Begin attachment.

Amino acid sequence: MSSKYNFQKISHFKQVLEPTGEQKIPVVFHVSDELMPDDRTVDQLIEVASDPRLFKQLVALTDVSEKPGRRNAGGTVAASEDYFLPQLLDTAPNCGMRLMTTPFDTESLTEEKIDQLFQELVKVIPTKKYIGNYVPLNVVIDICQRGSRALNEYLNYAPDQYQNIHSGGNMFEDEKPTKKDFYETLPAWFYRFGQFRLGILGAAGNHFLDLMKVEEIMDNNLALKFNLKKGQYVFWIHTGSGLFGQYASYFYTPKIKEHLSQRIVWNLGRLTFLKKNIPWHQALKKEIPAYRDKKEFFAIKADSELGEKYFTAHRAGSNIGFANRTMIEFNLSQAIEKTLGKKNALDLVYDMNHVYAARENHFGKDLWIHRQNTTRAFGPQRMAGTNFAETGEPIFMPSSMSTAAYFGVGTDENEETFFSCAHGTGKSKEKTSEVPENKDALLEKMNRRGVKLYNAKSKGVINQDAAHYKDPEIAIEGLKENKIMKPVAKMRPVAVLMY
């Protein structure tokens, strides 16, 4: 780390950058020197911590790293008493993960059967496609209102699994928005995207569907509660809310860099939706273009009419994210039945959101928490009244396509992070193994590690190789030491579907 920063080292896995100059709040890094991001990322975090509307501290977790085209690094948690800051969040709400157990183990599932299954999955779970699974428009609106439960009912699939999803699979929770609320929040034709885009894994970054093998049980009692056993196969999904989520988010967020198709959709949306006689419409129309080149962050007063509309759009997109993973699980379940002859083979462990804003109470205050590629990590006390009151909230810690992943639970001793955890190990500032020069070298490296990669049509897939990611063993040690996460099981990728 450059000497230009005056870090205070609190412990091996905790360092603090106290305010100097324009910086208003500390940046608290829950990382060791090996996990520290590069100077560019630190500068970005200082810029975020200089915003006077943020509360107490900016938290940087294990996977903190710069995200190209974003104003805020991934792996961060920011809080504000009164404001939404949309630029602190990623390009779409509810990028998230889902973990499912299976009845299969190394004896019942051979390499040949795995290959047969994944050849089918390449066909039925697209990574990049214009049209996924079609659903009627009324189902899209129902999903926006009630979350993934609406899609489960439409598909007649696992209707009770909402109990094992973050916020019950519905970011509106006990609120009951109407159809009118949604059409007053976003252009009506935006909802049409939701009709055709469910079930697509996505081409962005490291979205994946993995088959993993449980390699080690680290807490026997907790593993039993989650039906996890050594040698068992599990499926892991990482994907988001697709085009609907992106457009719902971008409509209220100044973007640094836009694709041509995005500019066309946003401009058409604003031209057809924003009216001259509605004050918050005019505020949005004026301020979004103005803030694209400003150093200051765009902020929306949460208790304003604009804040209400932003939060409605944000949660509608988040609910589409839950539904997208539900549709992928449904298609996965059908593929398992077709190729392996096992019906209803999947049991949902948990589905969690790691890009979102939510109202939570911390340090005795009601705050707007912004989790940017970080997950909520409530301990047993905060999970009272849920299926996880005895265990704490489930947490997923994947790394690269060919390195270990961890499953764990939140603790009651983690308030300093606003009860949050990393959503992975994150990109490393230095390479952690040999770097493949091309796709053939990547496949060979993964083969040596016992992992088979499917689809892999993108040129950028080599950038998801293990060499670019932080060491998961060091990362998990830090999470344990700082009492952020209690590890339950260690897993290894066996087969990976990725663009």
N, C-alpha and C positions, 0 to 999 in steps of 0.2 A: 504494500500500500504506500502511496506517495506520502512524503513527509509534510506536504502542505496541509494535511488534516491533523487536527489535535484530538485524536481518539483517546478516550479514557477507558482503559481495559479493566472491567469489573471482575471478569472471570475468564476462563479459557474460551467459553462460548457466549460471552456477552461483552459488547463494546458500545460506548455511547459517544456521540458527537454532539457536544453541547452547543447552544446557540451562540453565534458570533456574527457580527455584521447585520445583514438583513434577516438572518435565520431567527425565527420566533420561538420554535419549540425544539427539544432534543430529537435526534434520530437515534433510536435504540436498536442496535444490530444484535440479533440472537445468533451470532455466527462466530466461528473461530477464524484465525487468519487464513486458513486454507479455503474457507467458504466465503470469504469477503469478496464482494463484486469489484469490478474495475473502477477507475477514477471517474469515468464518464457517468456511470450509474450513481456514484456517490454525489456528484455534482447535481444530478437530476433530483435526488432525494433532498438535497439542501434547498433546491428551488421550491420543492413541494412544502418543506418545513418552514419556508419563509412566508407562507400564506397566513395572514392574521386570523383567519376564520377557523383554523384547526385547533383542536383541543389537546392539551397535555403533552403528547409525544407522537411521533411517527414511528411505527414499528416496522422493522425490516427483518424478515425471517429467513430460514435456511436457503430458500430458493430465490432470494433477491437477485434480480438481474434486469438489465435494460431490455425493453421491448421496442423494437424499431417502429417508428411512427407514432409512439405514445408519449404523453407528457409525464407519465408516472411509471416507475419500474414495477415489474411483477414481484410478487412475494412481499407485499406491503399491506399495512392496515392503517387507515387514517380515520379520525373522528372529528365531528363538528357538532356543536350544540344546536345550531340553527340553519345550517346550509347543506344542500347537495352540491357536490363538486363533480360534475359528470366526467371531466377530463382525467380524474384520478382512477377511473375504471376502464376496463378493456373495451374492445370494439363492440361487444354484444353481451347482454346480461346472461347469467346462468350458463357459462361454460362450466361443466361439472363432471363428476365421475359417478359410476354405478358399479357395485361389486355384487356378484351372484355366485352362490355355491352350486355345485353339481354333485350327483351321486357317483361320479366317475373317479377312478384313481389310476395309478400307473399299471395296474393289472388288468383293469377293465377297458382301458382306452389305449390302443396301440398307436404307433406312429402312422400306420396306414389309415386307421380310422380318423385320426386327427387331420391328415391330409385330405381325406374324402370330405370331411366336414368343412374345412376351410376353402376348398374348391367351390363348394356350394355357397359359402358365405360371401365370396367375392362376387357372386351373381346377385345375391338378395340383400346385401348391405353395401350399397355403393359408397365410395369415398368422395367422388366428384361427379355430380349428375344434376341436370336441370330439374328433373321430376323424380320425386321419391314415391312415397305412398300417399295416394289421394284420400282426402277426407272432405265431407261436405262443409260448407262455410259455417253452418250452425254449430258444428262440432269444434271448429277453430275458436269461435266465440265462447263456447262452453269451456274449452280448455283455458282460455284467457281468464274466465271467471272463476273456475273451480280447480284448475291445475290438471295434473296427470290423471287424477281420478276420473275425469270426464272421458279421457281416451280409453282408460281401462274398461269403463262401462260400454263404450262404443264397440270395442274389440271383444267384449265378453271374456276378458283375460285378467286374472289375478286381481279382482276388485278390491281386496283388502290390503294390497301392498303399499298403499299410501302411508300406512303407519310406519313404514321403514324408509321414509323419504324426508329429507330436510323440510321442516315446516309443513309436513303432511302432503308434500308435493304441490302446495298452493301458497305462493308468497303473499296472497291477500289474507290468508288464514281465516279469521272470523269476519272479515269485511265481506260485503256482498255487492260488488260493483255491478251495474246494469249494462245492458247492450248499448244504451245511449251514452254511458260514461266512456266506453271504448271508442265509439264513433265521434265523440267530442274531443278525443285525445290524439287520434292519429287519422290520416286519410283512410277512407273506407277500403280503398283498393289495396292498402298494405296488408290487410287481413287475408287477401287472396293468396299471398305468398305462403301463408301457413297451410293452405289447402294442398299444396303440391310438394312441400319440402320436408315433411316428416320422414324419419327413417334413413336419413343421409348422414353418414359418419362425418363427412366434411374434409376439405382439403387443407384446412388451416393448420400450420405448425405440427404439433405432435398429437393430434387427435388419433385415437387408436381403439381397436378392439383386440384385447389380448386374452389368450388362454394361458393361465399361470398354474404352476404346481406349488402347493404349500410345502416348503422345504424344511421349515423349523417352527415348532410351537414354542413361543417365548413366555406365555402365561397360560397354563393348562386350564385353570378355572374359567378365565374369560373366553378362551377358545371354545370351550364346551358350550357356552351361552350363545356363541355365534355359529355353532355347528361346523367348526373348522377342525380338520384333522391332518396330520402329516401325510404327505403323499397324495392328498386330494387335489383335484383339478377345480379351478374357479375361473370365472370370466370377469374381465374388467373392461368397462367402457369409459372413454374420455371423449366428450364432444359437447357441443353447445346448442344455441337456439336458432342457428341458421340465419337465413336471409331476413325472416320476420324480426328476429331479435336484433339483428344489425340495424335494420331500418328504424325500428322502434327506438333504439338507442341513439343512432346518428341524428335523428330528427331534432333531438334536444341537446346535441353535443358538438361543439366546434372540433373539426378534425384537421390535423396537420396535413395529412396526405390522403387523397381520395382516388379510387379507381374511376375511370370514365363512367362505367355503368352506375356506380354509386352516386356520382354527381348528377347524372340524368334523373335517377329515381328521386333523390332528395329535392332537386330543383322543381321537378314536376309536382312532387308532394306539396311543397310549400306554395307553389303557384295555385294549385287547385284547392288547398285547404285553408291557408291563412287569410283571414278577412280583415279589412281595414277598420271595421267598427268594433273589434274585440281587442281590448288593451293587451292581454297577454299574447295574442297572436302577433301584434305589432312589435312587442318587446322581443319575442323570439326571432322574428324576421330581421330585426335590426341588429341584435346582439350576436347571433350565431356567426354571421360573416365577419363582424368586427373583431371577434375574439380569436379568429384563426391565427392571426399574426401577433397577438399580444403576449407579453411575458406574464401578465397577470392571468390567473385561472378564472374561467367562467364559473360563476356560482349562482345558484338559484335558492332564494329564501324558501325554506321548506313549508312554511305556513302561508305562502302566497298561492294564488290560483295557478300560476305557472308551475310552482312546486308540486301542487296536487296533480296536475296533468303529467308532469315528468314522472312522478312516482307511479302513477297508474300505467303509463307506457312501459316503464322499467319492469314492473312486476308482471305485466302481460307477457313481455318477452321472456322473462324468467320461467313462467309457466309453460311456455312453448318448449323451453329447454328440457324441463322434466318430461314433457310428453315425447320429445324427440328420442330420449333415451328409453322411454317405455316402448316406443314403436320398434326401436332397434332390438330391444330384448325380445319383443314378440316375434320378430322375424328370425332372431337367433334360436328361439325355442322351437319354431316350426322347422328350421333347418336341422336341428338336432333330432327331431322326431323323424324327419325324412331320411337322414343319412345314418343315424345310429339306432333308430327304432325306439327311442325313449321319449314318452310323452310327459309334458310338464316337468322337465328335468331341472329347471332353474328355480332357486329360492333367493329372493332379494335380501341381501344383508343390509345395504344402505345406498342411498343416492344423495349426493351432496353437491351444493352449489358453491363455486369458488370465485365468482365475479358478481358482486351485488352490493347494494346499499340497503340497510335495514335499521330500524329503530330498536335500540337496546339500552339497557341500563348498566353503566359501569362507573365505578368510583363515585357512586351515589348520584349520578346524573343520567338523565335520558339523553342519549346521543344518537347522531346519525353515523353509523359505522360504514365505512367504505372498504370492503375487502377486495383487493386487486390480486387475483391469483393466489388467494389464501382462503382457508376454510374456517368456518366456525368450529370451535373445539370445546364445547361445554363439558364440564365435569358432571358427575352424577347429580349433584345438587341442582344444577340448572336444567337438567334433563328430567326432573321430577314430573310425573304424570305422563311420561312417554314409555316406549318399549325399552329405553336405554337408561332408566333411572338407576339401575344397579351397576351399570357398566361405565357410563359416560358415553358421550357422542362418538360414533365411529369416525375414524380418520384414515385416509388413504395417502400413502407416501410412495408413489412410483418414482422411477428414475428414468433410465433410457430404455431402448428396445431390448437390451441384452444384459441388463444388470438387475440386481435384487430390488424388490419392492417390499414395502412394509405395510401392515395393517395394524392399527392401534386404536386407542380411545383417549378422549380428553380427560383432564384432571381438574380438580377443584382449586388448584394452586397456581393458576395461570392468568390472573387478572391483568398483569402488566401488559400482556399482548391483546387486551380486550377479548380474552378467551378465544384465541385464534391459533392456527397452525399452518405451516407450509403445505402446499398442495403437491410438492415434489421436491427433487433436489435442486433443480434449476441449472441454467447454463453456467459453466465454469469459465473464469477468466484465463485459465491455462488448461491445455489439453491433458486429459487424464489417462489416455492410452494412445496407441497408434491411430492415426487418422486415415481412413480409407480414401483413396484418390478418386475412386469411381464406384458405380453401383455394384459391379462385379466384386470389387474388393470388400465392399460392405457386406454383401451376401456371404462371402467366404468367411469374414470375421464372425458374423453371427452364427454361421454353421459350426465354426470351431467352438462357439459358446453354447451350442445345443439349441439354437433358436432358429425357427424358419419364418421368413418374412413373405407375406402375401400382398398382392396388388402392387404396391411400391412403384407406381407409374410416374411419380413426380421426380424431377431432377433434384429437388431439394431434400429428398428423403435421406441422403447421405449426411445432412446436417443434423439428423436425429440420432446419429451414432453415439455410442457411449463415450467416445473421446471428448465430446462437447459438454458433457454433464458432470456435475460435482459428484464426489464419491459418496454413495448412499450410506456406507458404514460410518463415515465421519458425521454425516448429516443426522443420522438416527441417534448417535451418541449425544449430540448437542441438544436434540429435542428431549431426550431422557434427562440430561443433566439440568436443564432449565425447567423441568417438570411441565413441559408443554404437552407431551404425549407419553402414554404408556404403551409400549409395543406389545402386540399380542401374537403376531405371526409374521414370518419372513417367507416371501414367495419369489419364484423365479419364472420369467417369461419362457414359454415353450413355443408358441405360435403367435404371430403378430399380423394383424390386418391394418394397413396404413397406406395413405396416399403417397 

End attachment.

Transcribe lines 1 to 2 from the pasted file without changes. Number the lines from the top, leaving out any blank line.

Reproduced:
Amino acid sequence: MSSKYNFQKISHFKQVLEPTGEQKIPVVFHVSDELMPDDRTVDQLIEVASDPRLFKQLVALTDVSEKPGRRNAGGTVAASEDYFLPQLLDTAPNCGMRLMTTPFDTESLTEEKIDQLFQELVKVIPTKKYIGNYVPLNVVIDICQRGSRALNEYLNYAPDQYQNIHSGGNMFEDEKPTKKDFYETLPAWFYRFGQFRLGILGAAGNHFLDLMKVEEIMDNNLALKFNLKKGQYVFWIHTGSGLFGQYASYFYTPKIKEHLSQRIVWNLGRLTFLKKNIPWHQALKKEIPAYRDKKEFFAIKADSELGEKYFTAHRAGSNIGFANRTMIEFNLSQAIEKTLGKKNALDLVYDMNHVYAARENHFGKDLWIHRQNTTRAFGPQRMAGTNFAETGEPIFMPSSMSTAAYFGVGTDENEETFFSCAHGTGKSKEKTSEVPENKDALLEKMNRRGVKLYNAKSKGVINQDAAHYKDPEIAIEGLKENKIMKPVAKMRPVAVLMY
């Protein structure tokens, strides 16, 4: 780390950058020197911590790293008493993960059967496609209102699994928005995207569907509660809310860099939706273009009419994210039945959101928490009244396509992070193994590690190789030491579907 920063080292896995100059709040890094991001990322975090509307501290977790085209690094948690800051969040709400157990183990599932299954999955779970699974428009609106439960009912699939999803699979929770609320929040034709885009894994970054093998049980009692056993196969999904989520988010967020198709959709949306006689419409129309080149962050007063509309759009997109993973699980379940002859083979462990804003109470205050590629990590006390009151909230810690992943639970001793955890190990500032020069070298490296990669049509897939990611063993040690996460099981990728 450059000497230009005056870090205070609190412990091996905790360092603090106290305010100097324009910086208003500390940046608290829950990382060791090996996990520290590069100077560019630190500068970005200082810029975020200089915003006077943020509360107490900016938290940087294990996977903190710069995200190209974003104003805020991934792996961060920011809080504000009164404001939404949309630029602190990623390009779409509810990028998230889902973990499912299976009845299969190394004896019942051979390499040949795995290959047969994944050849089918390449066909039925697209990574990049214009049209996924079609659903009627009324189902899209129902999903926006009630979350993934609406899609489960439409598909007649696992209707009770909402109990094992973050916020019950519905970011509106006990609120009951109407159809009118949604059409007053976003252009009506935006909802049409939701009709055709469910079930697509996505081409962005490291979205994946993995088959993993449980390699080690680290807490026997907790593993039993989650039906996890050594040698068992599990499926892991990482994907988001697709085009609907992106457009719902971008409509209220100044973007640094836009694709041509995005500019066309946003401009058409604003031209057809924003009216001259509605004050918050005019505020949005004026301020979004103005803030694209400003150093200051765009902020929306949460208790304003604009804040209400932003939060409605944000949660509608988040609910589409839950539904997208539900549709992928449904298609996965059908593929398992077709190729392996096992019906209803999947049991949902948990589905969690790691890009979102939510109202939570911390340090005795009601705050707007912004989790940017970080997950909520409530301990047993905060999970009272849920299926996880005895265990704490489930947490997923994947790394690269060919390195270990961890499953764990939140603790009651983690308030300093606003009860949050990393959503992975994150990109490393230095390479952690040999770097493949091309796709053939990547496949060979993964083969040596016992992992088979499917689809892999993108040129950028080599950038998801293990060499670019932080060491998961060091990362998990830090999470344990700082009492952020209690590890339950260690897993290894066996087969990976990725663009």